LinkedIn is, supposedly, the number one free business networking tool.

So why is it that very few VA’s use it to attract more clients?

I’ve spoken with VA’s in the past, some of whom do use it successfully, but for the majority … they haven’t been quite so fortunate. In fact, they’ve been so frustrated after spending an hour or two on it, they’ve simply given up.

And that’s the problem.

Not taking the time to understand it properly.

Mastering LinkedIn will take time. And of course, you want to know that it’ll be worth your while. But you don’t have to master LinkedIn to benefit from it. For example:

  • Set up your profile thoroughly
  • Include an up-to-date professional photo
  • Link to your website and any other online material that will help sell your services
  • Connect with people
  • Join groups
  • Start blogging

These are just a few things you can do now, with very little prior-knowledge and already you could attract more potential clients.

However, I’m sure you know all that.

What you may not know, is that there are a few things to avoid doing on LinkedIn when growing your network and building relationships. Including:

1. Connecting with the lions

Ever seen someone with L.I.O.N after their name?

This stands for “Linked in Open Networker” – basically meaning that they accept and send requests to anyone and everyone.

It might sound appealing to be connected to someone with so many contacts, but it’s not smart.

Connect with a L.I.O.N and you could end up inundated with irrelevant In-mail, far from useful connection requests and a whole load of distractions taking you away from the real networking opportunities available to you.

2. Spamming

Spamming is frowned upon no matter what the social media channel, but every now and again, reaching out in a salesy way can reap rewards.

Except if that channel is LinkedIn. Then it’s highly unlikely to work.

Your target market as a Virtual Assistant is the busy professional. Someone who takes care over their reputation, resists sales calls and only spends their precious time with the people that matter.

They want valuable information when they connect with people on LinkedIn, and they want to know that you take it seriously.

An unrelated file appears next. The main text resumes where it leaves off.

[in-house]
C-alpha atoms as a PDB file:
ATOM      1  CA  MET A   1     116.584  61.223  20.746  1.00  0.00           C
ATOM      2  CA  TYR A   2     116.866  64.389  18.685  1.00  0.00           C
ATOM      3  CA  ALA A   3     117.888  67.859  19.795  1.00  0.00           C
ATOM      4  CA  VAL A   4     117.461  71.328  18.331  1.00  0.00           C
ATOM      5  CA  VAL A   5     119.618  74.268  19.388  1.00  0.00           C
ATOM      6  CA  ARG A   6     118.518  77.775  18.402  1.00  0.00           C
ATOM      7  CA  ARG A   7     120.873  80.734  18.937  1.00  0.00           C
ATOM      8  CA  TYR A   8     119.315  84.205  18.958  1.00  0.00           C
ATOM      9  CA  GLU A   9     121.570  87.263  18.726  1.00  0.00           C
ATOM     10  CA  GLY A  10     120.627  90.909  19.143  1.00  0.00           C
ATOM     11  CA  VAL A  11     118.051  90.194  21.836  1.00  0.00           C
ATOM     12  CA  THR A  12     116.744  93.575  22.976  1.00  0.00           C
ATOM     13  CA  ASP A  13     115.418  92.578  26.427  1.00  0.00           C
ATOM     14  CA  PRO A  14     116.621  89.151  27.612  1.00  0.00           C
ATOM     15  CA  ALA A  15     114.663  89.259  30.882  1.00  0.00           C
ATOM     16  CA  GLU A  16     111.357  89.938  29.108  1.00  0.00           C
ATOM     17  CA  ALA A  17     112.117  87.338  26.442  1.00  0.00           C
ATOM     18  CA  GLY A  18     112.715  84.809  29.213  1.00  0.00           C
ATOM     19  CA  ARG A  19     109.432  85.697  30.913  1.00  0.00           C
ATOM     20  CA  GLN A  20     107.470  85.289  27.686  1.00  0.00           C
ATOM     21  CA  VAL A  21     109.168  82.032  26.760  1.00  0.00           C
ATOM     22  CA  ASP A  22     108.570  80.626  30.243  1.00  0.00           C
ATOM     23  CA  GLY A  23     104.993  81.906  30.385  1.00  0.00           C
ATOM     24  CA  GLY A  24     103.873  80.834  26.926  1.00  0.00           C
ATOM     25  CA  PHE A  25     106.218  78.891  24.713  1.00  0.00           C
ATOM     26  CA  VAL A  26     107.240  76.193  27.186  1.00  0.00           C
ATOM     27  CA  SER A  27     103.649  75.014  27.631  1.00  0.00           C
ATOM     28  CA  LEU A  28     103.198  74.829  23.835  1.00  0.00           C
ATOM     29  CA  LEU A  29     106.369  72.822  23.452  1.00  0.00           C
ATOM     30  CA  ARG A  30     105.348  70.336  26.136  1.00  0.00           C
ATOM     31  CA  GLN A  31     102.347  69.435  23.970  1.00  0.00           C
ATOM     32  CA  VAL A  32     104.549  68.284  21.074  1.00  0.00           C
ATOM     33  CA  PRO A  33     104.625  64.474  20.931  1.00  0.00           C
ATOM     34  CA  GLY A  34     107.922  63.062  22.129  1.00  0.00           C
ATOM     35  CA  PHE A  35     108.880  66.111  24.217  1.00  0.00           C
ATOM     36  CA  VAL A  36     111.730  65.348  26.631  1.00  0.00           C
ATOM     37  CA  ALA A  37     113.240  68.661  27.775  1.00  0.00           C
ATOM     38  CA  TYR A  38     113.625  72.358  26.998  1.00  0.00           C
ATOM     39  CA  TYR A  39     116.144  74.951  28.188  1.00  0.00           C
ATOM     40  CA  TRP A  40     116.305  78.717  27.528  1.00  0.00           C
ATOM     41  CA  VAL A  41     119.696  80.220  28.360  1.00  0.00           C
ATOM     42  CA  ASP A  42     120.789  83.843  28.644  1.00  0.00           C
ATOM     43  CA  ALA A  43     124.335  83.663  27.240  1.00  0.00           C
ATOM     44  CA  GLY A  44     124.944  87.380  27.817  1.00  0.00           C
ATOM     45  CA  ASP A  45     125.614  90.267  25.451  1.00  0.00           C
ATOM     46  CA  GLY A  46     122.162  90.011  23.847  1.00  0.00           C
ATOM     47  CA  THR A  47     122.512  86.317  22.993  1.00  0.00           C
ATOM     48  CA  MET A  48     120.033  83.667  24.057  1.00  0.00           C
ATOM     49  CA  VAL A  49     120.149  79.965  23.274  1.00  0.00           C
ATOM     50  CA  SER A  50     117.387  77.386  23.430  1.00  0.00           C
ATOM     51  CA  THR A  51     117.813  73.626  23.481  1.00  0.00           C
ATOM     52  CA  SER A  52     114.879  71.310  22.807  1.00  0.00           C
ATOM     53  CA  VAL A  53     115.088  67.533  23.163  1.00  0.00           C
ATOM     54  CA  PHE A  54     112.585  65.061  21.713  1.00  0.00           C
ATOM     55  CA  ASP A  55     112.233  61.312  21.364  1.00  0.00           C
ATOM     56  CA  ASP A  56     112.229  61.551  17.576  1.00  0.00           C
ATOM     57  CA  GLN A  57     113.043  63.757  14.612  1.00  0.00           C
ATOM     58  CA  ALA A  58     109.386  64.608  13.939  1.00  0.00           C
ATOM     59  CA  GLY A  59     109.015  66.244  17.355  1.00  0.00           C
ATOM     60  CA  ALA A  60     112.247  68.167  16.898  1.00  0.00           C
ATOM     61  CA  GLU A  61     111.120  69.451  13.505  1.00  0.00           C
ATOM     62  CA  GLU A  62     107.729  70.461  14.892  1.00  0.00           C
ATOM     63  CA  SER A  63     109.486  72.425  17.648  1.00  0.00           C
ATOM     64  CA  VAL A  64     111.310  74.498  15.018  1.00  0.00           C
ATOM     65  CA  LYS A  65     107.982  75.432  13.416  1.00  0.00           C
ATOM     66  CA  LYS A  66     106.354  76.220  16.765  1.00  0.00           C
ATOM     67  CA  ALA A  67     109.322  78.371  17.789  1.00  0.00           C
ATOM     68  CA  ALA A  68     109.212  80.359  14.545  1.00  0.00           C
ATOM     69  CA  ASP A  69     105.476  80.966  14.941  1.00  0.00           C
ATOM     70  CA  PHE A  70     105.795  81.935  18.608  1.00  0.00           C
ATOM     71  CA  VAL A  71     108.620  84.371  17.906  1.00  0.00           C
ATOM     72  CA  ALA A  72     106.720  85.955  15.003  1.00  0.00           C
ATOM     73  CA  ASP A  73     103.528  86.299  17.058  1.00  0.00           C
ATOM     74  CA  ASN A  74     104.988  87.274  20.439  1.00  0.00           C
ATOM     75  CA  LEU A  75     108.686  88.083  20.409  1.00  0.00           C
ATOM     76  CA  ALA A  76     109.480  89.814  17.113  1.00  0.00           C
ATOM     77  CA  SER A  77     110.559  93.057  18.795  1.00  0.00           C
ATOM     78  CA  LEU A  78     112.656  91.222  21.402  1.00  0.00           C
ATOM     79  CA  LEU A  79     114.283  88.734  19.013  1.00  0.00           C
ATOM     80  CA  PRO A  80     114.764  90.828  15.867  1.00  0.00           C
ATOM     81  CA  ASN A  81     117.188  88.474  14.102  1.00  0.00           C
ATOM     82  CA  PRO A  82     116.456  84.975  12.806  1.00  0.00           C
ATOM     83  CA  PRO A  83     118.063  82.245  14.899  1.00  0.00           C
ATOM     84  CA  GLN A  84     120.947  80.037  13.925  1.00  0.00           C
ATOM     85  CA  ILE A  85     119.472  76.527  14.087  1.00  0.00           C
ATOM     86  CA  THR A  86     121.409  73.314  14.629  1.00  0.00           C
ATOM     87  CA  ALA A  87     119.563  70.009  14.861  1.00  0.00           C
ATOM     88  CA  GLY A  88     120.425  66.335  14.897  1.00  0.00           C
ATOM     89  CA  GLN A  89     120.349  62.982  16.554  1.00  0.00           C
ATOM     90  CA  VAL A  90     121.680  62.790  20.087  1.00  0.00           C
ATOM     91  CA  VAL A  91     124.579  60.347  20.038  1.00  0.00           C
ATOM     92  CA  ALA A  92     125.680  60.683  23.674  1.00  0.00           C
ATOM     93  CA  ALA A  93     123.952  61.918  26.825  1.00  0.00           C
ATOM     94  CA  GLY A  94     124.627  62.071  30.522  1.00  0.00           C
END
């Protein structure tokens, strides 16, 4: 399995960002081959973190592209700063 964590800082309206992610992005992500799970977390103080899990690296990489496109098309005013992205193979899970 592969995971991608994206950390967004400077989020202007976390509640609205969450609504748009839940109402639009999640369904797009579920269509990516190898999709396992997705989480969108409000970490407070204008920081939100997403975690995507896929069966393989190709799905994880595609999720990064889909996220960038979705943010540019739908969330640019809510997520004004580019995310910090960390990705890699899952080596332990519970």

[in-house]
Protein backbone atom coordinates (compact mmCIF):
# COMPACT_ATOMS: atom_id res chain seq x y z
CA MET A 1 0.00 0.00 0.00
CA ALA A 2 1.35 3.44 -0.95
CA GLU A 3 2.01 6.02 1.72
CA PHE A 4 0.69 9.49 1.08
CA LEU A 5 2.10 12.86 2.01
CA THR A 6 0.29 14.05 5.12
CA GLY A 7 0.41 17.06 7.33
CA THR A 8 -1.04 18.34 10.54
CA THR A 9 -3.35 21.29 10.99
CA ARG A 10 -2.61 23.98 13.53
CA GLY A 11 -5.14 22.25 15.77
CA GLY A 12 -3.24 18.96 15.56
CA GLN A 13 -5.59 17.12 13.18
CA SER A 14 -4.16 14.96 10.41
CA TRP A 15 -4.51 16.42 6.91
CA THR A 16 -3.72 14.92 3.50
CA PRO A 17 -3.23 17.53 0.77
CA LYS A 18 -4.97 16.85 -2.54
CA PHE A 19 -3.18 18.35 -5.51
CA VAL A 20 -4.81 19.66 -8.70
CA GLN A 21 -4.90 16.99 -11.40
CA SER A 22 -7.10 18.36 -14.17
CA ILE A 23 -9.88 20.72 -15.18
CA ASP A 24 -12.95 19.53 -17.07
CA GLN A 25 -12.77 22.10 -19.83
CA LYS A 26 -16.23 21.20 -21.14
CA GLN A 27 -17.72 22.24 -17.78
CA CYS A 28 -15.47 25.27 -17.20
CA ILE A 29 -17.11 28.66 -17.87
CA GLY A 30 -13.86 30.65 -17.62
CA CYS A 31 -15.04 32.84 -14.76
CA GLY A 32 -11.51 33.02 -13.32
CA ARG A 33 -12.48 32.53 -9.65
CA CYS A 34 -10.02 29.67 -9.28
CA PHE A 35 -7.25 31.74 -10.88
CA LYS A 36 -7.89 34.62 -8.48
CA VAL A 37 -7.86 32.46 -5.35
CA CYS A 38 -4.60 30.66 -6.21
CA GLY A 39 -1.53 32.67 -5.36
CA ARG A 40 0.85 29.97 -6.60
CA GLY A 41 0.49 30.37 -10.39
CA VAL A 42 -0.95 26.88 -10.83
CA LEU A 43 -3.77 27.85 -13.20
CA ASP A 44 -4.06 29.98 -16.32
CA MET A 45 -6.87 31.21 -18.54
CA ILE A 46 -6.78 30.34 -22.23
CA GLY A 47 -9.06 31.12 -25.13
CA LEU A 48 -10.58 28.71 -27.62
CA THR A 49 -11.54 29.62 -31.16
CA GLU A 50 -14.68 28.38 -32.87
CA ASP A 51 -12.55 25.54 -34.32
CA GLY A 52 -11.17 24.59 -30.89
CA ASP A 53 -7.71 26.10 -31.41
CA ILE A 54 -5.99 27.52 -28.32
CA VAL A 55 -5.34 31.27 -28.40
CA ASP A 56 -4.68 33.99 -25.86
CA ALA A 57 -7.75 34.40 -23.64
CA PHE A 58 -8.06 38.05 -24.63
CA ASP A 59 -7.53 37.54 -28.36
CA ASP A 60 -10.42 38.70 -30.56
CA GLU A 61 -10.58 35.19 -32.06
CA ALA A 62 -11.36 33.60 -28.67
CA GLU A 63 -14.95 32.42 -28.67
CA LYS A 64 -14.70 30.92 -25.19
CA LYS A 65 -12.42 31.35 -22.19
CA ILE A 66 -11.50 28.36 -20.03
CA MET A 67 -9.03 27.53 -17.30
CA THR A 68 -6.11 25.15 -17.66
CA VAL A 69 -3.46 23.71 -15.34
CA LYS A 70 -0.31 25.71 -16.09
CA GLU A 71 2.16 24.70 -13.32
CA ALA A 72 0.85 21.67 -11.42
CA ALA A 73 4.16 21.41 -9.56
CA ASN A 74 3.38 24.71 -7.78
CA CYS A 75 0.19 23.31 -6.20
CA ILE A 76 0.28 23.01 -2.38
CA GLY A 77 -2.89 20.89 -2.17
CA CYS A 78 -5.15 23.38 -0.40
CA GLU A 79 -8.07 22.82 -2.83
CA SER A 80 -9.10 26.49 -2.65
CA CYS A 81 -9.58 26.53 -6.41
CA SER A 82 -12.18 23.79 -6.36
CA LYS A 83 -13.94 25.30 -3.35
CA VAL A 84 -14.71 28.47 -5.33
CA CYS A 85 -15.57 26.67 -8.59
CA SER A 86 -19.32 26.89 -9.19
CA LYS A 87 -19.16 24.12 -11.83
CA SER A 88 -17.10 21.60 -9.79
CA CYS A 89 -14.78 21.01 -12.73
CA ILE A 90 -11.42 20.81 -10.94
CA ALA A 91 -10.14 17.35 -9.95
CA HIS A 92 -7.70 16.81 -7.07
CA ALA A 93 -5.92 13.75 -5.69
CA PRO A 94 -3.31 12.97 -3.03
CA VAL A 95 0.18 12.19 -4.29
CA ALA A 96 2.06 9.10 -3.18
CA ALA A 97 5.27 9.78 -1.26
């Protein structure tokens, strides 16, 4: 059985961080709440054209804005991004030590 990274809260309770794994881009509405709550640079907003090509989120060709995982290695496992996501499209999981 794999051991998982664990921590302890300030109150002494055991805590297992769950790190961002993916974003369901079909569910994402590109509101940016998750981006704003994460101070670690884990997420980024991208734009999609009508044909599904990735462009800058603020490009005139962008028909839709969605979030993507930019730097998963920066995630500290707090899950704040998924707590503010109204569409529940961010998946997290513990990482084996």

So give them what they need.

If you portray a professional, business-savvy approach to your own LinkedIn profile, not only will that make a better first-impression, it could be the first thing they approach you about when deciding to outsource their business needs.

Create an informative, professional, authority piece of writing that will sit timelessly on your profile, to show potential clients what you’re made of.

Publish a useful post – around 500 words about something that matters to your target market – time management, productivity, tax affairs, work-life balance …

Once the post is shared it will reach your current contacts. However, you can also share that link in messages and status updates when appropriate.

Just make sure you don’t copy and paste the link into each and every group you’re a member of. Why? You guessed it – spam. A sure-fire way to get nowhere on LinkedIn.

3. Connecting and running

What’s the point of sending someone a connection request, them accepting it and then neither of you talking ever again?

If you’re going to interrupt someone’s day with a notification that you want to connect – make it count.

Take time to research the person’s profile as much as you can, find their website, and find something to compliment them about or a question to ask when you send your connection request.

Then once they accept, send a quick thank you note explaining what you do and how you may be able to help them and their business.

Don’t go to town, and don’t necessarily do the same for each contact. Use your head – think about them first and foremost.

If they want more info they’ll ask for it. Just make them aware that you’re available.

Treat LinkedIn like a real-life networking situation; make conversation, be courteous, thankful and polite, and make it work for you.

After all, as a Virtual Assistant, your time is money.

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